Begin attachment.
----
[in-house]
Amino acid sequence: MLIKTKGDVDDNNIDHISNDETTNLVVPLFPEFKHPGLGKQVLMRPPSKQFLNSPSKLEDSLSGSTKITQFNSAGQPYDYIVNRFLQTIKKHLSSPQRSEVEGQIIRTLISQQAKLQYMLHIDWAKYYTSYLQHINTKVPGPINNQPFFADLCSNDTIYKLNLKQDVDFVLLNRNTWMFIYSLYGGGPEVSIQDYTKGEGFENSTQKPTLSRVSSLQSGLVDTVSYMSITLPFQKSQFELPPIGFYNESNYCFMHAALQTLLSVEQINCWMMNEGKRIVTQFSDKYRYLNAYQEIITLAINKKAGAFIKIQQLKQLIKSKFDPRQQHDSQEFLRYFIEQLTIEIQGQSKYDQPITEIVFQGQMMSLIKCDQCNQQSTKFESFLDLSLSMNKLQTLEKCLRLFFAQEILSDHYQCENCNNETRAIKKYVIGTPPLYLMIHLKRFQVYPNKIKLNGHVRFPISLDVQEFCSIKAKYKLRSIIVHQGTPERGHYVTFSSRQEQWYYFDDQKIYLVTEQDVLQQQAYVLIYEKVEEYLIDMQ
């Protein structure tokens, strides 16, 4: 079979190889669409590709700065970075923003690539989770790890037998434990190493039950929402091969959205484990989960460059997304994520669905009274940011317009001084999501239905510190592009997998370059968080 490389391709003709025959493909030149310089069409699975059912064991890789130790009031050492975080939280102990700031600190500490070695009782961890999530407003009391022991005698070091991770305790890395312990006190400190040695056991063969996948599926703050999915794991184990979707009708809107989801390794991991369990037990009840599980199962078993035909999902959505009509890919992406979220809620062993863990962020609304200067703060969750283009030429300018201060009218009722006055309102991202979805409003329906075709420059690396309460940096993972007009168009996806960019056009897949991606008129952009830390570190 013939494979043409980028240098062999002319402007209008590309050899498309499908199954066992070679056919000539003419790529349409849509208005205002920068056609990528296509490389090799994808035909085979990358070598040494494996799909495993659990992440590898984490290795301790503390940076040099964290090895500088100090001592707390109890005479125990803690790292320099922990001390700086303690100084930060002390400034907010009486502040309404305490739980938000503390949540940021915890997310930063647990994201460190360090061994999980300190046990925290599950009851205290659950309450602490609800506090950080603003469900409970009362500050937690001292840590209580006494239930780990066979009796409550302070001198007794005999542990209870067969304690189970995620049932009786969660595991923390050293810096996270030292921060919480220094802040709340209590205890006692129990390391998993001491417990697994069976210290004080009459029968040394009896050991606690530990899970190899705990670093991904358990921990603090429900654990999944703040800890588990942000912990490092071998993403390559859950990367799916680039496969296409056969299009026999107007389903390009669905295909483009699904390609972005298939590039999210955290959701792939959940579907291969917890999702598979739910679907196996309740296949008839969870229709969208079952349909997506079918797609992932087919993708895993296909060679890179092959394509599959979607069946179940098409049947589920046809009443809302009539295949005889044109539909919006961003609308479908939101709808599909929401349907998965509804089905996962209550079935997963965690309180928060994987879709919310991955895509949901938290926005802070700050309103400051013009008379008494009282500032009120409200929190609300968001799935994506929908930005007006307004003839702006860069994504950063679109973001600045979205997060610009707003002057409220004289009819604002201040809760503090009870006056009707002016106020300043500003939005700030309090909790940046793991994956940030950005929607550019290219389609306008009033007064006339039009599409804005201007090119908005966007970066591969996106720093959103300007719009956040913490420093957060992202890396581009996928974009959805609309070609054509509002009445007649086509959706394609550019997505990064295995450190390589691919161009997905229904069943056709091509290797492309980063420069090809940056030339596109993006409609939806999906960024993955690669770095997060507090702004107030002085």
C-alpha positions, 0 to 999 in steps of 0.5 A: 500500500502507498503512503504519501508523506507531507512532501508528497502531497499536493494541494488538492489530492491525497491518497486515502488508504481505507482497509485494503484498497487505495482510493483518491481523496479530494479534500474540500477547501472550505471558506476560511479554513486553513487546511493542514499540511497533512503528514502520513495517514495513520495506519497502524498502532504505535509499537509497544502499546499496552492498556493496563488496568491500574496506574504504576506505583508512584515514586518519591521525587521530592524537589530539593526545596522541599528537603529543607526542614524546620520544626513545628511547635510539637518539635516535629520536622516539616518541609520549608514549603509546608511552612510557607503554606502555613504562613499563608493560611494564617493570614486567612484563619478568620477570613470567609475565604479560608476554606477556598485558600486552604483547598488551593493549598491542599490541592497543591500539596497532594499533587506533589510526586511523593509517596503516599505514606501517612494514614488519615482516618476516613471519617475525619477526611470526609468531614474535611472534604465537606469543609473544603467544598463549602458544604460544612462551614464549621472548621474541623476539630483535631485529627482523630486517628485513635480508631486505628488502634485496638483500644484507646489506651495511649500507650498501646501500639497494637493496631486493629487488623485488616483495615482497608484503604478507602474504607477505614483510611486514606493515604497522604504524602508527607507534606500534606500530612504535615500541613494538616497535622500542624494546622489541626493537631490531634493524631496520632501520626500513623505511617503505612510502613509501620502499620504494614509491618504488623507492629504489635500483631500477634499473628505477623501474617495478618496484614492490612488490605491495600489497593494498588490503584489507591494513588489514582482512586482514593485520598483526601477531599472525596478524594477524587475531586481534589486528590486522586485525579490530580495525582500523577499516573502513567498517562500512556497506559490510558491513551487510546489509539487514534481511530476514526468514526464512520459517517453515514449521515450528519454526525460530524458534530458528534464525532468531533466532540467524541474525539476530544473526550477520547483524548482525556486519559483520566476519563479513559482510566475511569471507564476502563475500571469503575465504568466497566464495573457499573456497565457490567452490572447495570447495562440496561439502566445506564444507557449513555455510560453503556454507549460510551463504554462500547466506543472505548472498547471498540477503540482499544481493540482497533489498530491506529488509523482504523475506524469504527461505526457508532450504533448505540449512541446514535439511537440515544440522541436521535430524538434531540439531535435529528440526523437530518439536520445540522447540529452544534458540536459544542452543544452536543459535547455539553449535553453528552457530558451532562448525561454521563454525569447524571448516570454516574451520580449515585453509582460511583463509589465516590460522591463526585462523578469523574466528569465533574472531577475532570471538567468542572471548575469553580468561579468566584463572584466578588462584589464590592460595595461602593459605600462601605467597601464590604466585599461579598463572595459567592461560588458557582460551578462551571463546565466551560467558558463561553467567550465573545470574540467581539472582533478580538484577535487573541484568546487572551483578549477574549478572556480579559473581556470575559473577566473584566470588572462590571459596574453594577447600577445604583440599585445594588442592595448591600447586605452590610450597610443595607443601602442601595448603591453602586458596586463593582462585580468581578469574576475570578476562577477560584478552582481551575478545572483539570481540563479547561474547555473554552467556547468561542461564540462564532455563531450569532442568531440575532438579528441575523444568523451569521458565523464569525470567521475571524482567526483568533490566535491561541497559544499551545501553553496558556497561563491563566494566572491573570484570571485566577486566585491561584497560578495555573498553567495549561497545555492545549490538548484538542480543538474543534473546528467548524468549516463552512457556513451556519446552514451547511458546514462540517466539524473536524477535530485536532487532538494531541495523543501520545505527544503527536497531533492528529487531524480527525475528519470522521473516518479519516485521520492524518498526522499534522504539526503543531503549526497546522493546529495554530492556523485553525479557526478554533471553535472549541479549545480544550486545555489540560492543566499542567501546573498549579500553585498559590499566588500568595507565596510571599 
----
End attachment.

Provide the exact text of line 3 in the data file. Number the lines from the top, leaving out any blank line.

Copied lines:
């Protein structure tokens, strides 16, 4: 079979190889669409590709700065970075923003690539989770790890037998434990190493039950929402091969959205484990989960460059997304994520669905009274940011317009001084999501239905510190592009997998370059968080 490389391709003709025959493909030149310089069409699975059912064991890789130790009031050492975080939280102990700031600190500490070695009782961890999530407003009391022991005698070091991770305790890395312990006190400190040695056991063969996948599926703050999915794991184990979707009708809107989801390794991991369990037990009840599980199962078993035909999902959505009509890919992406979220809620062993863990962020609304200067703060969750283009030429300018201060009218009722006055309102991202979805409003329906075709420059690396309460940096993972007009168009996806960019056009897949991606008129952009830390570190 013939494979043409980028240098062999002319402007209008590309050899498309499908199954066992070679056919000539003419790529349409849509208005205002920068056609990528296509490389090799994808035909085979990358070598040494494996799909495993659990992440590898984490290795301790503390940076040099964290090895500088100090001592707390109890005479125990803690790292320099922990001390700086303690100084930060002390400034907010009486502040309404305490739980938000503390949540940021915890997310930063647990994201460190360090061994999980300190046990925290599950009851205290659950309450602490609800506090950080603003469900409970009362500050937690001292840590209580006494239930780990066979009796409550302070001198007794005999542990209870067969304690189970995620049932009786969660595991923390050293810096996270030292921060919480220094802040709340209590205890006692129990390391998993001491417990697994069976210290004080009459029968040394009896050991606690530990899970190899705990670093991904358990921990603090429900654990999944703040800890588990942000912990490092071998993403390559859950990367799916680039496969296409056969299009026999107007389903390009669905295909483009699904390609972005298939590039999210955290959701792939959940579907291969917890999702598979739910679907196996309740296949008839969870229709969208079952349909997506079918797609992932087919993708895993296909060679890179092959394509599959979607069946179940098409049947589920046809009443809302009539295949005889044109539909919006961003609308479908939101709808599909929401349907998965509804089905996962209550079935997963965690309180928060994987879709919310991955895509949901938290926005802070700050309103400051013009008379008494009282500032009120409200929190609300968001799935994506929908930005007006307004003839702006860069994504950063679109973001600045979205997060610009707003002057409220004289009819604002201040809760503090009870006056009707002016106020300043500003939005700030309090909790940046793991994956940030950005929607550019290219389609306008009033007064006339039009599409804005201007090119908005966007970066591969996106720093959103300007719009956040913490420093957060992202890396581009996928974009959805609309070609054509509002009445007649086509959706394609550019997505990064295995450190390589691919161009997905229904069943056709091509290797492309980063420069090809940056030339596109993006409609939806999906960024993955690669770095997060507090702004107030002085």